OCEAN SHORES — Tucked away in her Ocean Shores home, Merrianna McCully had nearly all of the material and information needed to write a book about her second career in baseball.
All she needed was a bit of motivation and a push, one delivered by her friends and by a well-known baseball statistical novel.
On Saturday, McCully, 72, greeted friends and fellow Sabermetric followers at the launch party at Galway Bay restaurant for her new book, Three Up, Three Down: Pearls of Wisdom, which chronicles her journey as a former independent baseball statistician for baseball television broadcaster Jim Kaat.
The book is self-published, a 270-page tome which features her story as a statistician, her statistical baseball theories and how Kaat, now with MLB Network, and former Minnesota Twins/Chicago Cubs/Baltimore Orioles general manager Andy MacPhail used and benefited from her work.
Kaat, who hired McCully while he worked as a TV analyst for the Minnestoa Twins, CBS Sports, ESPN and the MSG/YES Network, wrote the book’s foreword.
“I’ve been very lucky that it has come easy for me; I never asked for any of the jobs I got,” McCully said. “When I signed on with Kaat, it was because I heard him on television. He had a few things to say in that foreword. MacPhail came to be through Kaat and he hired me for a few years. I now realize what I’ve accomplished in baseball.”
The idea for the book came from her friends, who told her that everything she’s done in baseball — at a smaller scale — was similar to Michael Lewis’ now-iconic book, Moneyball, which chronicled the Oakland Athletics’ use of statistics and Sabermetrics to put together winning baseball teams in 2004.
“What spurred me on to write the book was Moneyball,” said McCully, who credits Marlene Thomasson for helping her to write the book. “When the movie came out, my friends told me that it was about ‘everything that you did.’ I always had it on my bucket list to write a book about my adventures and I still had all of my game notes for Kaat.
“The book is about every team and I’m still a fan,” she added. “You can’t be a Sabermetrician without being a fan. I am a pioneer in the Sabermetrics industry if you look back at it. What makes the story is that I’m female. There isn’t another female that has done (all of this). One of these days, there will be a woman general manager in baseball.”
McCully retired from the Yakima Herald-Republic in 2001 as the pre-press manager after 30 years and had already been working with Kaat since 1990 as his exclusive statistician. McCully met Kaat after she sent him a letter containing several pages of statistics on how the 1989 Minnesota Twins weren’t as bad at winning low-scoring games as he announced in a game.
Kaat got McCully hired by CBS Sports in 1990 and McCully’s baseball career as one of the first female baseball statisticians began. MacPhail, who was the general manager of the Twins when Kaat was with the team, also contacted McCully for help with pitchers — McCully’s statistical specialty. Kaat and McCully worked together for 15 years and McCully still provides some info and stats to Kaat on occasion when he gets an assignment for MLB Network.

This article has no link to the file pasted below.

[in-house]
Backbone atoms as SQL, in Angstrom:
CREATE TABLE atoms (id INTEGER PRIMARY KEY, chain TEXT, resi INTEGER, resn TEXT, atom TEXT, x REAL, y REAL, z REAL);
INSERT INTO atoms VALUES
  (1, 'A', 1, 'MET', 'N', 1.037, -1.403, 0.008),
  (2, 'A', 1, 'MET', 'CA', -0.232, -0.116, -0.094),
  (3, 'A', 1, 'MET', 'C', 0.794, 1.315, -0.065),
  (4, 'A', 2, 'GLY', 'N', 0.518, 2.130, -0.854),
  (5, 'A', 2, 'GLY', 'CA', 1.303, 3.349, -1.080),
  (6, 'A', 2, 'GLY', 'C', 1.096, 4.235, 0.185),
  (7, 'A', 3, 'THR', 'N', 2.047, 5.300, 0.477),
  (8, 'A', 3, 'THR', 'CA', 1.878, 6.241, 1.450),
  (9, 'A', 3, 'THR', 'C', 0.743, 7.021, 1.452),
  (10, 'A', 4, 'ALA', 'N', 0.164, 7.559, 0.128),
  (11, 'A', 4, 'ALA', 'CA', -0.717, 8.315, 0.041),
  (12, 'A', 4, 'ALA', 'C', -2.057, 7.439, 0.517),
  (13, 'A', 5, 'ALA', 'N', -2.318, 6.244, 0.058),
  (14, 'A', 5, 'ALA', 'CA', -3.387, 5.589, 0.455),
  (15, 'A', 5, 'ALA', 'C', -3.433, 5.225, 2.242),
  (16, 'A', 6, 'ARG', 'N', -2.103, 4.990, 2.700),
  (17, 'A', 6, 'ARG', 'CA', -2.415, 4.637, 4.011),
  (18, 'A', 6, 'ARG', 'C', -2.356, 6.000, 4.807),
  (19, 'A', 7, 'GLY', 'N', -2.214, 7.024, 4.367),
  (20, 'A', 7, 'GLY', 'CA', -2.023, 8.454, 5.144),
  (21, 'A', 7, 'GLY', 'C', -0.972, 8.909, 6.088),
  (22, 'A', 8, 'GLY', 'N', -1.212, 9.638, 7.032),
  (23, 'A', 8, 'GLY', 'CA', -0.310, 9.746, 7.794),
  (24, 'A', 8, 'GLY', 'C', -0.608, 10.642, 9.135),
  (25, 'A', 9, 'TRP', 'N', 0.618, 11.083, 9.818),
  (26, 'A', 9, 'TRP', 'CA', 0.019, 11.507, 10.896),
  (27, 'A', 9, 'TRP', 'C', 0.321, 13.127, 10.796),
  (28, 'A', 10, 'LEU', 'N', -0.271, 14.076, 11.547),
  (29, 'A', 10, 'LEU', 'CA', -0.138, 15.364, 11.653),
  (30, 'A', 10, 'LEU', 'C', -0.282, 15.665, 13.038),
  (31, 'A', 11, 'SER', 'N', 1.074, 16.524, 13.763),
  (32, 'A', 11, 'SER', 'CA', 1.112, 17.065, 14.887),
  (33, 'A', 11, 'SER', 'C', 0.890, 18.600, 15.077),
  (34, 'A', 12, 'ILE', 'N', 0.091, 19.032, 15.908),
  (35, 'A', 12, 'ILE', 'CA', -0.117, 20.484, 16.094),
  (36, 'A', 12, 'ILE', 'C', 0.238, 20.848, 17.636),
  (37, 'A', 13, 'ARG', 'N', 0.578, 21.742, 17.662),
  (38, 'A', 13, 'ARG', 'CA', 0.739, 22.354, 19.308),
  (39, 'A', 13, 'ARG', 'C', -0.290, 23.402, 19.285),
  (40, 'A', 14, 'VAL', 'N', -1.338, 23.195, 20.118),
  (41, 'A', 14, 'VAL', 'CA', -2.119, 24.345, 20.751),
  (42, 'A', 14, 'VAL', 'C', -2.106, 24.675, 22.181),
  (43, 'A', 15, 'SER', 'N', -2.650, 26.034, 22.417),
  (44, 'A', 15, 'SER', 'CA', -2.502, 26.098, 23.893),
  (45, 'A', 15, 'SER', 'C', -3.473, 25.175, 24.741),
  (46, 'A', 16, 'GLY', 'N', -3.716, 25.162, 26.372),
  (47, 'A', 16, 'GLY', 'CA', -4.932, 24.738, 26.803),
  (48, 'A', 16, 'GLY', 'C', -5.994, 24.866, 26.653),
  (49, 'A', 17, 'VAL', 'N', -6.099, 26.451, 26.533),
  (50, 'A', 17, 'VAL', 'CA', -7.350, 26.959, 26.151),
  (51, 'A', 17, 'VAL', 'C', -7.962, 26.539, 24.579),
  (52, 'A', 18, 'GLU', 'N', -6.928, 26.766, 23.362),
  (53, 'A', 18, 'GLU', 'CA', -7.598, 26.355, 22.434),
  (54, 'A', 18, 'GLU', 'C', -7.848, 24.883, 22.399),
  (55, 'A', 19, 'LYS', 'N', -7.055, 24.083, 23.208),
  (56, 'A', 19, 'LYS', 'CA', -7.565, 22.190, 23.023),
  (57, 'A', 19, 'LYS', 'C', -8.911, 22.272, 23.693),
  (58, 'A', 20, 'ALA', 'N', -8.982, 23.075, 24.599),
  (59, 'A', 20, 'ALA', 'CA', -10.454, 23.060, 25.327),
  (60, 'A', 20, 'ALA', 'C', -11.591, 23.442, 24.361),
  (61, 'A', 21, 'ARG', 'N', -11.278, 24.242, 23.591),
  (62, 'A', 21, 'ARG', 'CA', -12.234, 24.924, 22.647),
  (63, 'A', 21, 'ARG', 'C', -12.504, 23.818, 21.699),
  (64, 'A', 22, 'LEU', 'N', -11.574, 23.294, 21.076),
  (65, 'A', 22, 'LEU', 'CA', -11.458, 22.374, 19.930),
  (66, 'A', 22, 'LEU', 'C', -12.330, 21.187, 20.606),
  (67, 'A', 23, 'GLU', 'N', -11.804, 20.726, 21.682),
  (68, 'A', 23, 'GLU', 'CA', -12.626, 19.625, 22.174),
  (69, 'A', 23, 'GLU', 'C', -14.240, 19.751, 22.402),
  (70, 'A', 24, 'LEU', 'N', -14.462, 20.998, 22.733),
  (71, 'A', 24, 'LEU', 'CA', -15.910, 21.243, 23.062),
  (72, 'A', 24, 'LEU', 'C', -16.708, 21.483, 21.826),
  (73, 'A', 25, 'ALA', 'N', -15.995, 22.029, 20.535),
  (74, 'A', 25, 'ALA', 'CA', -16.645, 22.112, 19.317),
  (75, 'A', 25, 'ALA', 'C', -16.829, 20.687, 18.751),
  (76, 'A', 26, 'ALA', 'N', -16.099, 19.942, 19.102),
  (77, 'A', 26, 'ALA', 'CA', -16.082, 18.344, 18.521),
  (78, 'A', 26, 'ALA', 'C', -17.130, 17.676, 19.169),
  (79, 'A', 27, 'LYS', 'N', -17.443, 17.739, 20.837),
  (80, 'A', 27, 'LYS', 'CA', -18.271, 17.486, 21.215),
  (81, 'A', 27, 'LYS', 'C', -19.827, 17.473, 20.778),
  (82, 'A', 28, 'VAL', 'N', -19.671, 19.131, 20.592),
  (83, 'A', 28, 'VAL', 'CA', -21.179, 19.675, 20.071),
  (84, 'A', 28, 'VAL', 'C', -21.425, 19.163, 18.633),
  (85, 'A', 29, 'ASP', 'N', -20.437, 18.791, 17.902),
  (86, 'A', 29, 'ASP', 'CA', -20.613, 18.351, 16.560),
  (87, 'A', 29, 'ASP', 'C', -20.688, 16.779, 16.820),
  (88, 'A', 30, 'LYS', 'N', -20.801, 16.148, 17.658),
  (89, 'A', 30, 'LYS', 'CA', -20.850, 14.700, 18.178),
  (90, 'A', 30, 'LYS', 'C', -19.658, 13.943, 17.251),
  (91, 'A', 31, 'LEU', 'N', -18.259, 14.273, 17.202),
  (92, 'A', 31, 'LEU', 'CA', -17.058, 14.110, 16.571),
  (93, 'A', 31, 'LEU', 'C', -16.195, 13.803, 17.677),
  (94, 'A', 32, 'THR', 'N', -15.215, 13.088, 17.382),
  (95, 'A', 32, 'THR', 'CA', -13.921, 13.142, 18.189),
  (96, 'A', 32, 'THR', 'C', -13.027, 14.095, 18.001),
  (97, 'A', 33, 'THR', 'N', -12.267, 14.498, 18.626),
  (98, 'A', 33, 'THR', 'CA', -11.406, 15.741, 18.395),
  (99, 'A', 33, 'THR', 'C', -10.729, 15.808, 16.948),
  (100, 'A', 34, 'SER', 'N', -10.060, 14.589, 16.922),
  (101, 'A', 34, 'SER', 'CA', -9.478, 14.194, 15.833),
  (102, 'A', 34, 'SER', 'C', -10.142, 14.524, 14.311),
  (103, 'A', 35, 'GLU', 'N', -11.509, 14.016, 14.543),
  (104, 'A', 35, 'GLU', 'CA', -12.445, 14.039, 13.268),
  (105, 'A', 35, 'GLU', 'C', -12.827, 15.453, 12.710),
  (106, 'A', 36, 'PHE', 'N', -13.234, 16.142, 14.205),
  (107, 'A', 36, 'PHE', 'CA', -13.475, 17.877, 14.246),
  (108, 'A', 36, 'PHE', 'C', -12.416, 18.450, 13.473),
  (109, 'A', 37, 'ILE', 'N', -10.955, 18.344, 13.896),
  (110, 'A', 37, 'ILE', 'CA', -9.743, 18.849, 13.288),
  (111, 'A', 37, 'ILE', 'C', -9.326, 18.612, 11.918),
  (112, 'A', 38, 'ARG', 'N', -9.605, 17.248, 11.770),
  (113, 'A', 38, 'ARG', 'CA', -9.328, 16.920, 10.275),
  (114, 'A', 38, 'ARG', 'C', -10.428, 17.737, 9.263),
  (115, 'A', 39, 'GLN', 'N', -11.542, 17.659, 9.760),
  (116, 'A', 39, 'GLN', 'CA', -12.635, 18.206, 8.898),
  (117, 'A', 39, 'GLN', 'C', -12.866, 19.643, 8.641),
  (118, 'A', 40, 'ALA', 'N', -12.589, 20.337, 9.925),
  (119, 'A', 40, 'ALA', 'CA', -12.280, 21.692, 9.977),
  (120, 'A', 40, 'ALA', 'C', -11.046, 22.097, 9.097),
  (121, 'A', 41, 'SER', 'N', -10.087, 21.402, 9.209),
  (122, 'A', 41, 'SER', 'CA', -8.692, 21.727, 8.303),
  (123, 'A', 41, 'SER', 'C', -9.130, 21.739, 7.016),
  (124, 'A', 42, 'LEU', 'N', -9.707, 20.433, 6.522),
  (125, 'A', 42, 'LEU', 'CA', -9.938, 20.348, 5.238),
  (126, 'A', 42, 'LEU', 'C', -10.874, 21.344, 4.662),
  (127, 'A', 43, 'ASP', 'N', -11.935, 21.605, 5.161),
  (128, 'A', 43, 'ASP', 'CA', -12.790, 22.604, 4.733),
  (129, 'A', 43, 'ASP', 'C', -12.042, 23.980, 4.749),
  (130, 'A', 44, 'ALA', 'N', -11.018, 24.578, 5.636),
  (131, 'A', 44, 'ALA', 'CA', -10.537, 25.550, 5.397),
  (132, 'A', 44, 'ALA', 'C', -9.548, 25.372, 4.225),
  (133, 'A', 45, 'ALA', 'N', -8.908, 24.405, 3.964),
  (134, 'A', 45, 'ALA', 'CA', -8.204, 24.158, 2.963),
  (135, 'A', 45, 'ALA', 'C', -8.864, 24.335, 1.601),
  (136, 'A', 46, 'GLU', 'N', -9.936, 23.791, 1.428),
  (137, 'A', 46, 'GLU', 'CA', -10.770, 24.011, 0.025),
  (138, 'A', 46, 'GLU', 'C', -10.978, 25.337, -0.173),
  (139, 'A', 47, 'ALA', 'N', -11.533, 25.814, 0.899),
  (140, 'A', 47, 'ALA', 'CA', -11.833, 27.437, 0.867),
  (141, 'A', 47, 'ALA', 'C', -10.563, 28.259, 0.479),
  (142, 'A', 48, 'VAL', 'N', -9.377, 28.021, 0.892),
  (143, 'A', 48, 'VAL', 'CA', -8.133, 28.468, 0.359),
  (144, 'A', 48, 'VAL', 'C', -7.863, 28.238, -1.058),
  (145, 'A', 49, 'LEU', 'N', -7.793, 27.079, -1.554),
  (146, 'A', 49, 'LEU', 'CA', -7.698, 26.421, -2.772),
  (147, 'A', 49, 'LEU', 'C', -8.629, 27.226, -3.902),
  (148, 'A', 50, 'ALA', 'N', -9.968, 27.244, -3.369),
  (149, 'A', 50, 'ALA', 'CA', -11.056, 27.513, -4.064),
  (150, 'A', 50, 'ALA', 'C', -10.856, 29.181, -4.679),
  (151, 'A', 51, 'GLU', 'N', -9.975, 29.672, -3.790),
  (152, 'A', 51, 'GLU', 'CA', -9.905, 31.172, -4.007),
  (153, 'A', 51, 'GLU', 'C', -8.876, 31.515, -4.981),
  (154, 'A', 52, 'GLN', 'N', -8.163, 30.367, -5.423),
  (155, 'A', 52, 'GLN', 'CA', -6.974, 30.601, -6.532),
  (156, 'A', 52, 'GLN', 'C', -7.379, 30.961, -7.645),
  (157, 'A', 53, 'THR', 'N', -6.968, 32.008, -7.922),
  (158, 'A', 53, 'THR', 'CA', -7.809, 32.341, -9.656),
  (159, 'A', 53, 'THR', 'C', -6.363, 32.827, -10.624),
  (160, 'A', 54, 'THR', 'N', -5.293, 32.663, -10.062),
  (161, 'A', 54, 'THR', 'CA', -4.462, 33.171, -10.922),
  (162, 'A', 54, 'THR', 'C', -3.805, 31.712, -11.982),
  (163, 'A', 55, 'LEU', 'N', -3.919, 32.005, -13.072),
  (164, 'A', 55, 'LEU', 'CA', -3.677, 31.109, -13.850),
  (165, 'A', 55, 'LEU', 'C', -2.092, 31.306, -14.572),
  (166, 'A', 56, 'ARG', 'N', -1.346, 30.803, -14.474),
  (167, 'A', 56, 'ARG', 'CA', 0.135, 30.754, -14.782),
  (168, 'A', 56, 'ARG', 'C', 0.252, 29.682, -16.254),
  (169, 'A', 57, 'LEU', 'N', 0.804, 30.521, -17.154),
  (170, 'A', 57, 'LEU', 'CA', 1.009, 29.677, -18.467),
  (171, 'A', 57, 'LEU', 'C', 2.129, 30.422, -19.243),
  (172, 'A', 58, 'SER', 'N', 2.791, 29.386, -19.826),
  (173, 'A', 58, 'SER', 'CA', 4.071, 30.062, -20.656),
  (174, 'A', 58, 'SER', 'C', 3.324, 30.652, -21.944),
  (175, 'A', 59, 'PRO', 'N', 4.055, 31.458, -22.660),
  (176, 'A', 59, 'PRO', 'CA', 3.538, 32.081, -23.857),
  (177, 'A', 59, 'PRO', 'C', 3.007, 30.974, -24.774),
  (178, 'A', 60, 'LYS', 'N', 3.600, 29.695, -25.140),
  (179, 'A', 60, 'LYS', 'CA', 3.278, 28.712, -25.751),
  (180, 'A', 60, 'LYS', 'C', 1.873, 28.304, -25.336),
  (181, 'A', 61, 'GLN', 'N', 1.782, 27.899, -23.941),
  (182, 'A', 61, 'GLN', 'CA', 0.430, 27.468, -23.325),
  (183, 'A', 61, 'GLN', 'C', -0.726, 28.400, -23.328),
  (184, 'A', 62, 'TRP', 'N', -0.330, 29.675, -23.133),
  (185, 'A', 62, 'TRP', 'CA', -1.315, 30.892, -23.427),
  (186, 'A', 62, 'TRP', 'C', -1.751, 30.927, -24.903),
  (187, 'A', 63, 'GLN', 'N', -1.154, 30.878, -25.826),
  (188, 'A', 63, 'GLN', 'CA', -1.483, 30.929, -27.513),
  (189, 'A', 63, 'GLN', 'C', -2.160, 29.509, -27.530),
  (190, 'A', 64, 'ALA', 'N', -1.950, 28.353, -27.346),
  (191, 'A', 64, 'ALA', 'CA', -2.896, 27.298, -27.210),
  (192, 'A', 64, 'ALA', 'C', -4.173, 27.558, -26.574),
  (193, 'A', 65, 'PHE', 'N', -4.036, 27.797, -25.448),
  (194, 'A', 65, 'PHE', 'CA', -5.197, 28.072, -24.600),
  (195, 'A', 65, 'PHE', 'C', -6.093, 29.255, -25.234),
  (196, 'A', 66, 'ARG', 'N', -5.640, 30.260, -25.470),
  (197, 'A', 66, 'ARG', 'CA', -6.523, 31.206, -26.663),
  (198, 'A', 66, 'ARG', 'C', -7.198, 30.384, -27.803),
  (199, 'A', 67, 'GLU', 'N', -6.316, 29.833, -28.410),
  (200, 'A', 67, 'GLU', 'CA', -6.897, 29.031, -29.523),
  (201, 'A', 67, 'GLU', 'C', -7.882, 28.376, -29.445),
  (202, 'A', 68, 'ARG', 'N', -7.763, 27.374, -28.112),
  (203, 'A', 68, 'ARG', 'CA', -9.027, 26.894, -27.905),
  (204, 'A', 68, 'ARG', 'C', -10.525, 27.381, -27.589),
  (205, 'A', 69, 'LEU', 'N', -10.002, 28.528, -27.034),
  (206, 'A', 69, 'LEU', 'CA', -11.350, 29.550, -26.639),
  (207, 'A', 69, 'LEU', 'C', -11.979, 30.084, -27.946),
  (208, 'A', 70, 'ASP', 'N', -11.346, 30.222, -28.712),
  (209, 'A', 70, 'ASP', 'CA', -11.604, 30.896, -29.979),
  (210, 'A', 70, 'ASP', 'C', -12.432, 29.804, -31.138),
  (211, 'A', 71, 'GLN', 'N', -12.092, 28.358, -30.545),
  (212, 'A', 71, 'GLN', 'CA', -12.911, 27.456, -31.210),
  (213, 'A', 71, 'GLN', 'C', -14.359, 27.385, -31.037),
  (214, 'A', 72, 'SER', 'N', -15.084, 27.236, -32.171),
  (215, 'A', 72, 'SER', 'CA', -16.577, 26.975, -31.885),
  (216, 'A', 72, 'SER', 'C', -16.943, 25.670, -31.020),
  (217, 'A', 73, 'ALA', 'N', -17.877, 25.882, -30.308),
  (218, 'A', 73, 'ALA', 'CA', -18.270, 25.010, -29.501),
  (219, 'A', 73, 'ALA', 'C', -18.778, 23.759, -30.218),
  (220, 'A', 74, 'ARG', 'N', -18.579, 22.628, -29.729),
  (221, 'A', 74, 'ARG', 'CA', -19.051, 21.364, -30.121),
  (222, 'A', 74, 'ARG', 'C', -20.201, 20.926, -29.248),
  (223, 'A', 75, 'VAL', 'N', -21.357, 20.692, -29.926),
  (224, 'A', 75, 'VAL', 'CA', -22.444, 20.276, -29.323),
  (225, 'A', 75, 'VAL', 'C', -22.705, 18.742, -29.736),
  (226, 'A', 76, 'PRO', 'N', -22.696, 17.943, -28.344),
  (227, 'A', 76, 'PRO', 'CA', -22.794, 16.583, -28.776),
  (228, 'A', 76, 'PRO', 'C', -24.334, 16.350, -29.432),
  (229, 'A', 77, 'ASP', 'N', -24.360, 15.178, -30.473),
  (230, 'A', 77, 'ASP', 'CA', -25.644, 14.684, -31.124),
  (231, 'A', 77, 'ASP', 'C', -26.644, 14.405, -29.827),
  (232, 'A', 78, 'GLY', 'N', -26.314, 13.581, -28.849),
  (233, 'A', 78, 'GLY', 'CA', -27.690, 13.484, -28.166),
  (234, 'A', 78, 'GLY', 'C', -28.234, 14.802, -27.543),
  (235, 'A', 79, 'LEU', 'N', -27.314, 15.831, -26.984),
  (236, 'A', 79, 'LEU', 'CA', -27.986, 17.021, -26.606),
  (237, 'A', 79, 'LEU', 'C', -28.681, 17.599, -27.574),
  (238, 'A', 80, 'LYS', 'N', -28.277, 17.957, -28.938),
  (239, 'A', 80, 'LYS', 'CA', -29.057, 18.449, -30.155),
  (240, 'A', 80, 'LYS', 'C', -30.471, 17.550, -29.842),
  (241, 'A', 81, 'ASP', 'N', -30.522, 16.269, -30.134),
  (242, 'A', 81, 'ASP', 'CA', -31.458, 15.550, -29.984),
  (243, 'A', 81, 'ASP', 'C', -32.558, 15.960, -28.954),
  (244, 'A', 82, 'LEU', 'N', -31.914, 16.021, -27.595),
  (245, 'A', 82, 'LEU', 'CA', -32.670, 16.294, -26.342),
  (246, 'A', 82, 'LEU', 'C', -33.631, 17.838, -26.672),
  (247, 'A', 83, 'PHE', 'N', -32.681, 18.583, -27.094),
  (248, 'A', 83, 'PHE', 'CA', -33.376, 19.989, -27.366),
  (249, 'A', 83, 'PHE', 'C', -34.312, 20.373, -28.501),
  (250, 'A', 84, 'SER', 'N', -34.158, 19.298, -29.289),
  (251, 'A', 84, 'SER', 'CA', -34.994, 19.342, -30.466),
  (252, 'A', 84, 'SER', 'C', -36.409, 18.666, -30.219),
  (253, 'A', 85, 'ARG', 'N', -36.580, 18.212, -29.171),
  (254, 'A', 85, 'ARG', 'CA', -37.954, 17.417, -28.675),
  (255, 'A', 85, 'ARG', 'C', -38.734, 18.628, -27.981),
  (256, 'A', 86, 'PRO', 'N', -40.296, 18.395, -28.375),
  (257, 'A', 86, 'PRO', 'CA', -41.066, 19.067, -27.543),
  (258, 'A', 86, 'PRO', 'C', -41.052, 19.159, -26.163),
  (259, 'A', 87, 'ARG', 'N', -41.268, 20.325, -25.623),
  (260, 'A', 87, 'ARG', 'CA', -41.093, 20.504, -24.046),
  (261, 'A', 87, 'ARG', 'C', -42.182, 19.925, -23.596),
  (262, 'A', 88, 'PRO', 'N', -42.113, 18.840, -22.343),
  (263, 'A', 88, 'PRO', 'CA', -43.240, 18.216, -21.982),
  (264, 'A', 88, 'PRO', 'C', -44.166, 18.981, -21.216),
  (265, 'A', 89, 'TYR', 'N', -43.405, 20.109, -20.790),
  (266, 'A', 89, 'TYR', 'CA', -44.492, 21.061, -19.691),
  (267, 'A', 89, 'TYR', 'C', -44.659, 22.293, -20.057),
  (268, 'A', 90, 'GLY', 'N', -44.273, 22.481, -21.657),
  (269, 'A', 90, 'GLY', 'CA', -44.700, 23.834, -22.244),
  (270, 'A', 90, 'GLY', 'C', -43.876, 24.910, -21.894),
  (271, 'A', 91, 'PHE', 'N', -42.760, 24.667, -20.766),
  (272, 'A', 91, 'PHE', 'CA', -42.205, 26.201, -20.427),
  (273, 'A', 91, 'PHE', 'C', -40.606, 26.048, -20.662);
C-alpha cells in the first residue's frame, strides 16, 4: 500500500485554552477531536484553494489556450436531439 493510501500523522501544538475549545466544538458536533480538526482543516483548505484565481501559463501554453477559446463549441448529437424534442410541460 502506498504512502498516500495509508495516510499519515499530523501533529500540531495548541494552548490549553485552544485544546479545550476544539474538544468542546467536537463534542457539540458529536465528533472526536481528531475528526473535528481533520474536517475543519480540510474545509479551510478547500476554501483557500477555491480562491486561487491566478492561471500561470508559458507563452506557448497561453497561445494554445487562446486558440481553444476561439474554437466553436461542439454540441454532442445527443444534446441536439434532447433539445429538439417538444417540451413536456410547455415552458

Over the last 10 years, McCully has worked as an independent real estate agent in Ocean Shores, but never stopped crunching numbers.
“I still have an extraordinary active mind for math,” said McCully, who briefly talked about her fight with breast cancer in 2007 in the book. She was declared cancer free in 2012.
Along with the baseball journey, the book is peppered with McCully’s game notes to Kaat and it serves as a Master’s thesis in baseball statistics. It includes McCully’s final score theory built on run support for pitchers — four or more runs as the benchmark — to get to the postseason. She uses the 2001 Seattle Mariners’ 116-win team and the 1998 New York Yankees to illustrate the theory.
“When I started the final score study, I heard (former Seattle Mariners broadcaster) Joe Simpson ask in 1985, ‘How many runs do the Mariners need to score before they can win consistently?” McCully said. “I wrote it down. I know I could do the Mariners, but to compare the Mariners to the rest of baseball, I had to do every team. So, I did.
“I’m on my 26th year, with report cards on every team,” she added. “The numbers and percentages, even through the last 25 years, haven’t changed. To be a winning team, you have to score four or more runs at least 100 times a season and win at least 80 percent of those games. You still have to have a good percentage of your low-scoring games, around 33 percent, and it is a combination of the two.”
For now, McCully is enjoying life as an author. She is planning on sending her book to every general manager in Major League Baseball and one or two GMs already have the book on their desk, she says. She also has it marked for a few well-known baseball executives and personalities as well.
“Right now, I’ll spend the next two years marketing the book,” McCully said. “I’m very interested to see how this book does and how it is received.”
• Merrianna McCully, Three Up, Three Down — Pearls of Wisdom, (self-published, 2014) is available through Amazon.
Rob Burns: (360) 537-3926; email@example.com; Twitter: @RobRVR.